The independent twosample ttest is used to test whether population means are significantly different from each other, using the means from randomly drawn samples.
This article is a part of the guide:
Browse Full Outline
 1Statistical Hypothesis Testing
 2Relationships
 3Correlation
 4Regression
 5Studentâ€™s TTest
 6ANOVA
 7Nonparametric Statistics
 8Other Ways to Analyse Data
Any statistical test that uses two samples drawn independently of each other and using tdistribution, can be called a 'twosample ttest'.
Hypothesis Testing
Generally speaking, this test involves testing the null hypothesis H_{0}: μ(x) = μ(y) against the alternative research hypothesis, H_{1}: μ(x) ≠ μ(y) where μ(x) and μ(y) are respectively the population mean of the two populations from which the two samples have been drawn.
Hypothesis testing is frequently used for the scientific method.
An Example
Suppose that a school has two buildings  one for girls and the other for boys. Suppose that the principal want to know if the pupils of the two buildings are working equally hard, in the sense that they put in equal number of hours in studies on the average.
Statistically speaking, the principal is interested in testing whether the average number of hours studied by boys is significantly different from the average for girls.
Steps

To calculate, we begin by specifying the hypothesis to be tested.
In this case, the null hypothesis would be H_{0}: μ(boys) = μ(girls), which essentially states that mean study hours for boys and girls are no different.
The alternative research hypothesis is H_{1}: μ(boys) ≠ μ(girls).

In the second step, we take a sample of say 10 students from the boy's building and 15 from girl's building and collect data on how long they study daily. These 10 and 15 different study hours are our two samples.
It is not difficult to see that the two samples have been drawn independent of each other  an essential requirement of the independent twosample ttest.
Suppose that the sample mean turns out to be 7.25 hours for boys and 8.5 for girls. We cannot infer anything directly from these sample means  specifically as to whether boys and girls were equally hard working as it could very well have happened by sheer luck (even though the samples were drawn randomly) that boys included in the boy's sample were those who studied fewer hours.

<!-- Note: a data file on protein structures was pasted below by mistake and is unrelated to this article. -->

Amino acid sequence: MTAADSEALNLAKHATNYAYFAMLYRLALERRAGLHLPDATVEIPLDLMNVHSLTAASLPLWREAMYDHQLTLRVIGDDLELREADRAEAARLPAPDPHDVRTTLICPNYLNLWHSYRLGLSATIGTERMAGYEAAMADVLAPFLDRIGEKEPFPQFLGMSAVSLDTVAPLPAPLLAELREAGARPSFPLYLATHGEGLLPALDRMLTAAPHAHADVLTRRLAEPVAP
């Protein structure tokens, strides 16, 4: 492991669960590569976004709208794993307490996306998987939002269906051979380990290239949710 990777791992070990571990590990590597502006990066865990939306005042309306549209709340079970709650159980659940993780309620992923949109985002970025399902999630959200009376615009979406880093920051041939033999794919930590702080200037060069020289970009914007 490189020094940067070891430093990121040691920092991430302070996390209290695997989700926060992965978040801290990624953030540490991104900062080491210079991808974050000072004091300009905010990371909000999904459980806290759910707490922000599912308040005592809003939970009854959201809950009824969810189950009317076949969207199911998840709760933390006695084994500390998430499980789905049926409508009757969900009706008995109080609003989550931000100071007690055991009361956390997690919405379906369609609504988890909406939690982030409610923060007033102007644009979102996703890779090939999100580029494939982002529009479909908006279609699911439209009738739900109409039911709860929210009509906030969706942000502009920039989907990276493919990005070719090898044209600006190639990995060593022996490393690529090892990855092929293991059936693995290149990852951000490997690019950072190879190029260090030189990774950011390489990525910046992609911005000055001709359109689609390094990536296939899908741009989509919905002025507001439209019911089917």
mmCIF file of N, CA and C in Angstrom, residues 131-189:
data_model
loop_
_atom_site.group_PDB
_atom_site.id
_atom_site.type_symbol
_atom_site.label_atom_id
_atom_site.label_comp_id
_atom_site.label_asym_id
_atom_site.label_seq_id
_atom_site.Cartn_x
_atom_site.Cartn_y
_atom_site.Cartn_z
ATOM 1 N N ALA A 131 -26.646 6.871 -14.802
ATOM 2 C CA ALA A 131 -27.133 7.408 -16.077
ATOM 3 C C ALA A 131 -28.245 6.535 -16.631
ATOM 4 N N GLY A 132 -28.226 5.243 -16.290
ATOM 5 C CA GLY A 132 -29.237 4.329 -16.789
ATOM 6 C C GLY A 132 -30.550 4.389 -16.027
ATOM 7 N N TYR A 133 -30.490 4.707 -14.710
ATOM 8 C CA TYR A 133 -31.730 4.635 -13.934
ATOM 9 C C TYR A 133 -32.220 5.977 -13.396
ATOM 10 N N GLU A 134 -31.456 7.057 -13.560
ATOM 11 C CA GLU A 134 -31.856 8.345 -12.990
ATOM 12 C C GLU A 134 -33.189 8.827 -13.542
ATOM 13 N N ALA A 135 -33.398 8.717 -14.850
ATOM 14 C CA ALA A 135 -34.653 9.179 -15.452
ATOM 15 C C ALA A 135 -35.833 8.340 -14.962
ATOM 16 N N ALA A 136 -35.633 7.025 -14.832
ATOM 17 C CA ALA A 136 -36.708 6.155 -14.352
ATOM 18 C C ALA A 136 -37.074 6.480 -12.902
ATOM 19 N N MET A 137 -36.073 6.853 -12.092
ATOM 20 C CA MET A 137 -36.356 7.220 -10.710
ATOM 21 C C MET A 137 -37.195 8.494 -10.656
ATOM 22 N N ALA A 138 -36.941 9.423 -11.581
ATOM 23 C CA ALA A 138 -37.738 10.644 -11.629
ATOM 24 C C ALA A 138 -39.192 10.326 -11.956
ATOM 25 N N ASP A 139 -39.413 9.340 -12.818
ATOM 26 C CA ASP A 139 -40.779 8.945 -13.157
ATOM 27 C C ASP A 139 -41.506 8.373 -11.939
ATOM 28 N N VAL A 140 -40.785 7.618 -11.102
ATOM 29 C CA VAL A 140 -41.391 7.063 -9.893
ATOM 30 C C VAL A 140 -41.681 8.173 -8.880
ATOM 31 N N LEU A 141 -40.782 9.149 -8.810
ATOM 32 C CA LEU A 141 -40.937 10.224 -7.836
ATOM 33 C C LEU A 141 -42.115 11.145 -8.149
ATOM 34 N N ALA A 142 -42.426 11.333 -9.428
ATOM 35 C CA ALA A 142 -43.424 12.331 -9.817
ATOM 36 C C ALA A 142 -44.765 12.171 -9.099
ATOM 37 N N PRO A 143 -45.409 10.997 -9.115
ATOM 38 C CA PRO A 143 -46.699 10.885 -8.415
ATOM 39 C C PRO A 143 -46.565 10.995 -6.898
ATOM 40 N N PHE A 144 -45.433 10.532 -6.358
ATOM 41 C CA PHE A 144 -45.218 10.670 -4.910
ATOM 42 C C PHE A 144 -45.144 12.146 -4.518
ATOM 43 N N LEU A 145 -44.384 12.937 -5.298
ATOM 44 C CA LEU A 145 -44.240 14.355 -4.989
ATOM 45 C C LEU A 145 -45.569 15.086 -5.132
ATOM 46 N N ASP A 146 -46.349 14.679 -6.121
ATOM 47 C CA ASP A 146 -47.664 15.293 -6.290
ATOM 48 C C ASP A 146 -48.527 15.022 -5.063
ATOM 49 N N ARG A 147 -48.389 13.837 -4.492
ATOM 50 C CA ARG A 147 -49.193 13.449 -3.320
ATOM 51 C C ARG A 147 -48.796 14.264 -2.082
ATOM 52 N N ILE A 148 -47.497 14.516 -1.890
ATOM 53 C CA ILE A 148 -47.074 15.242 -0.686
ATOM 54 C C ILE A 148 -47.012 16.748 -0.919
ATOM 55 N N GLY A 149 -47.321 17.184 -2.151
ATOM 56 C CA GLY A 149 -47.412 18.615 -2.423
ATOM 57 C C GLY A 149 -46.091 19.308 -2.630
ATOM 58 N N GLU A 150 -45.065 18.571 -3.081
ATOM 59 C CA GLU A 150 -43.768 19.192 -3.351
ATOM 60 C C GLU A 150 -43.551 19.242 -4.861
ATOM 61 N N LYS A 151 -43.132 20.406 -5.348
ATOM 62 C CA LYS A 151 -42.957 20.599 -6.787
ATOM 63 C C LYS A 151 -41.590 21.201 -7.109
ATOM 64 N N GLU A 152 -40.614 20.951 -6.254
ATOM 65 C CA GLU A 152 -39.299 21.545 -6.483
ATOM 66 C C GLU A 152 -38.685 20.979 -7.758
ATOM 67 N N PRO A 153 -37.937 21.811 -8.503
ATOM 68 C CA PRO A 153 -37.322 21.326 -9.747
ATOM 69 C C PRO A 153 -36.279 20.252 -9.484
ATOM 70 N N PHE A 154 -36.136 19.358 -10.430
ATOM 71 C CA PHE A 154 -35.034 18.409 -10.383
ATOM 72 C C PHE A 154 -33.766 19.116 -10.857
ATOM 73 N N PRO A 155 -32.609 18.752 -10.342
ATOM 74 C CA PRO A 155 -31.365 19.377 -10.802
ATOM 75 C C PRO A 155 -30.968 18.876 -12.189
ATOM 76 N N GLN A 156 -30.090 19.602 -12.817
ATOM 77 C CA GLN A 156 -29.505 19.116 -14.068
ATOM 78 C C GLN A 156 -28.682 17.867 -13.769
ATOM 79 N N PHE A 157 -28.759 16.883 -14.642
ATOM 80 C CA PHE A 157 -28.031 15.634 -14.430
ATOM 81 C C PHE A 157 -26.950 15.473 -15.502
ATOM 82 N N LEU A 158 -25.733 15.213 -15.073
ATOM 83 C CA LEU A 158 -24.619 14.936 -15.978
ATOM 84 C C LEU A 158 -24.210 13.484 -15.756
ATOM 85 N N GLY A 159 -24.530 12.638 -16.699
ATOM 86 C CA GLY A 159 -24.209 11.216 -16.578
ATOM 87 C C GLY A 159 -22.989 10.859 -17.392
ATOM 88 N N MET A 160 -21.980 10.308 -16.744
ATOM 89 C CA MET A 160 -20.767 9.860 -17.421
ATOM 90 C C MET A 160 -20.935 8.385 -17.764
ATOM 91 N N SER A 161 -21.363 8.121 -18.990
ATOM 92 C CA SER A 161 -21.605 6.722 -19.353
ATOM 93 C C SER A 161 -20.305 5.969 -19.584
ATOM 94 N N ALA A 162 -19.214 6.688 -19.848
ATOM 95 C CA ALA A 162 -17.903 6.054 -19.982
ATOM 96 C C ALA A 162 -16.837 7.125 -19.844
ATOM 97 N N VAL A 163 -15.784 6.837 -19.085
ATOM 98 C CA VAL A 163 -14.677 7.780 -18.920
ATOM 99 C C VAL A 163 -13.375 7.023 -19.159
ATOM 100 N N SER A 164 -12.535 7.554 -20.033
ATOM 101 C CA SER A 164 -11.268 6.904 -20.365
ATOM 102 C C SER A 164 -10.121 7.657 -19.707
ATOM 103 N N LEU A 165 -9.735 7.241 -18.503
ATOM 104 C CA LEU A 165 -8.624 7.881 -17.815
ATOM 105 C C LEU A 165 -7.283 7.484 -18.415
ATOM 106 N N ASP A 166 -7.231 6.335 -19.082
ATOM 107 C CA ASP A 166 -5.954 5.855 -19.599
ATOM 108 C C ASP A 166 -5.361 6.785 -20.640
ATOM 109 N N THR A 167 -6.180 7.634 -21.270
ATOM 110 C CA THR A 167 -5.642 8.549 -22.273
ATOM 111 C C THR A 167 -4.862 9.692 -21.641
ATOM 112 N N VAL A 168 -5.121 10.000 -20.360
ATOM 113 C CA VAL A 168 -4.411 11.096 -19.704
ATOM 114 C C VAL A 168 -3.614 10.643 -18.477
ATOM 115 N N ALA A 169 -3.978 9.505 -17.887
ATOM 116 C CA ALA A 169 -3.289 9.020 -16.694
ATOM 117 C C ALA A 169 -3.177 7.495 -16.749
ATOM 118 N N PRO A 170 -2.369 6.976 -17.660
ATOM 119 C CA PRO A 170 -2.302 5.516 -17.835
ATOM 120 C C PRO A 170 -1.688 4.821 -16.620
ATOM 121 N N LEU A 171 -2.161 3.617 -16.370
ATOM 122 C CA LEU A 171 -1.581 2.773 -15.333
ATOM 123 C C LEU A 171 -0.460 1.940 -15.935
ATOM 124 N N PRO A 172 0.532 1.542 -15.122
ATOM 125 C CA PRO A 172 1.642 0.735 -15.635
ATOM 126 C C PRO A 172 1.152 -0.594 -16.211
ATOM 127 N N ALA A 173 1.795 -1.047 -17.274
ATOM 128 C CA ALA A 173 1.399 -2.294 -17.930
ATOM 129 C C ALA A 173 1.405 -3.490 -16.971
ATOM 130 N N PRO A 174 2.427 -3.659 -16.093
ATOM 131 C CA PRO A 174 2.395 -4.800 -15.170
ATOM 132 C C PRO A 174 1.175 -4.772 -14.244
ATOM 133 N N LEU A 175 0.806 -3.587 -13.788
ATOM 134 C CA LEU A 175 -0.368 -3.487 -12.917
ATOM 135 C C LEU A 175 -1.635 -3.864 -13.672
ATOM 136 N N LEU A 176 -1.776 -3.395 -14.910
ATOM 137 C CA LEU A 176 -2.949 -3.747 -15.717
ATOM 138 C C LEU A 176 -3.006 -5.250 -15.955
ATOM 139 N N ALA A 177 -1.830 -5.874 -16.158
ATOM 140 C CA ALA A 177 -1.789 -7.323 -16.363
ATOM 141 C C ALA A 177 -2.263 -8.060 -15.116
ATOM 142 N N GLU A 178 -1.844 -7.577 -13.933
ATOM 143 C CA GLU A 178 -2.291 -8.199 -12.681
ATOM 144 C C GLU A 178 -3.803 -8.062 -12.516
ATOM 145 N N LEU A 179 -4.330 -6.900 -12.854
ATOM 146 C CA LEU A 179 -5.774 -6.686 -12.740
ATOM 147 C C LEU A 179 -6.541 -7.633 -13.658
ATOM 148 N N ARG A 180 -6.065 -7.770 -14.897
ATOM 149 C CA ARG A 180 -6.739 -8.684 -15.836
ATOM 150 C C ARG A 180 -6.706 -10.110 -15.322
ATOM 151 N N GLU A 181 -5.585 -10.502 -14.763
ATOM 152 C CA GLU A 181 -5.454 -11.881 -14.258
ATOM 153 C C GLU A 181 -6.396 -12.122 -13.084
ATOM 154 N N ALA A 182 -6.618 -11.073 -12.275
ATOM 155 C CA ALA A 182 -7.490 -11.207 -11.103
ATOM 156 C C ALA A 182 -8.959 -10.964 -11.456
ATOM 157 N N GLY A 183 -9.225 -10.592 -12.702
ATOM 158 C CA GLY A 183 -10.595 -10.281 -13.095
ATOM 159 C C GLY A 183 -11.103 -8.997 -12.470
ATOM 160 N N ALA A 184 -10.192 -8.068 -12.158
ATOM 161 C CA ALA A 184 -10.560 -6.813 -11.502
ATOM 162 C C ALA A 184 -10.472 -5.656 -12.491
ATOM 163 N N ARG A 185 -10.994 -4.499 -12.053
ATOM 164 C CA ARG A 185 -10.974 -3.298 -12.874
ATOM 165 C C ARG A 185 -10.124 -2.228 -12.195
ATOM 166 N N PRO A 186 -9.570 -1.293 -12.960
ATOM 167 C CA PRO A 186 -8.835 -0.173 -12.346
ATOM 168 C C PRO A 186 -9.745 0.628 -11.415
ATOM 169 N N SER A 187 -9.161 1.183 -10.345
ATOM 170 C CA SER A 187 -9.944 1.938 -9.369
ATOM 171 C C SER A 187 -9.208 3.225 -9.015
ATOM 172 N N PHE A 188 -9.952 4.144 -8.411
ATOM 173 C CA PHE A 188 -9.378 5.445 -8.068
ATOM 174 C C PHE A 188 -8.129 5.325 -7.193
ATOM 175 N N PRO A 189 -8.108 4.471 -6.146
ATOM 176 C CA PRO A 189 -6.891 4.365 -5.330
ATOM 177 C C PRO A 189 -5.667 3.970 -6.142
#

On the other hand, it could also be the case that girls were indeed working harder than boys.

The third step would involve performing the independent twosample ttest which helps us to either accept or reject the null hypothesis.
If the null hypothesis is rejected, it means that two buildings were significantly different in terms of number of hours of hard work.
On the other hand if the null hypothesis is accepted, one can conclude that there is no evidence to suggest that the two buildings differed significantly and that boys and girls can be said to be at par.
Assumptions
Along with the independent single sample ttest, this test is one of the most widely tests. However, this test can be used only if the background assumptions are satisfied.
 The populations from which the samples have been drawn should be normal  appropriate statistical methods exist for testing this assumption (For example, the Kolmogorov Smirnov nonparametric test). One needs to note that the normality assumption has to be tested individually and separately for the two samples. It has however been shown that minor departures from normality do not affect this test  this is indeed an advantage.
 The standard deviation of the populations should be equal i.e. σX2 = σY2 = σ2, where σ2 is unknown. This assumption can be tested by the Ftest.
 Samples have to be randomly drawn independent of each other. There is however no requirement that the two samples should be of equal size  often times they would be unequal though the odd case of equal size cannot be ruled out.
Explorable.com (Oct 12, 2009). Independent TwoSample TTest. Retrieved Mar 30, 2020 from Explorable.com: https://explorable.com/independenttwosamplettest
You Are Allowed To Copy The Text
The text in this article is licensed under the Creative CommonsLicense Attribution 4.0 International (CC BY 4.0).
This means you're free to copy, share and adapt any parts (or all) of the text in the article, as long as you give appropriate credit and provide a link/reference to this page.
That is it. You don't need our permission to copy the article; just include a link/reference back to this page. You can use it freely (with some kind of link), and we're also okay with people reprinting in publications like books, blogs, newsletters, coursematerial, papers, wikipedia and presentations (with clear attribution).
Want to stay up to date? Follow us!
Footer bottom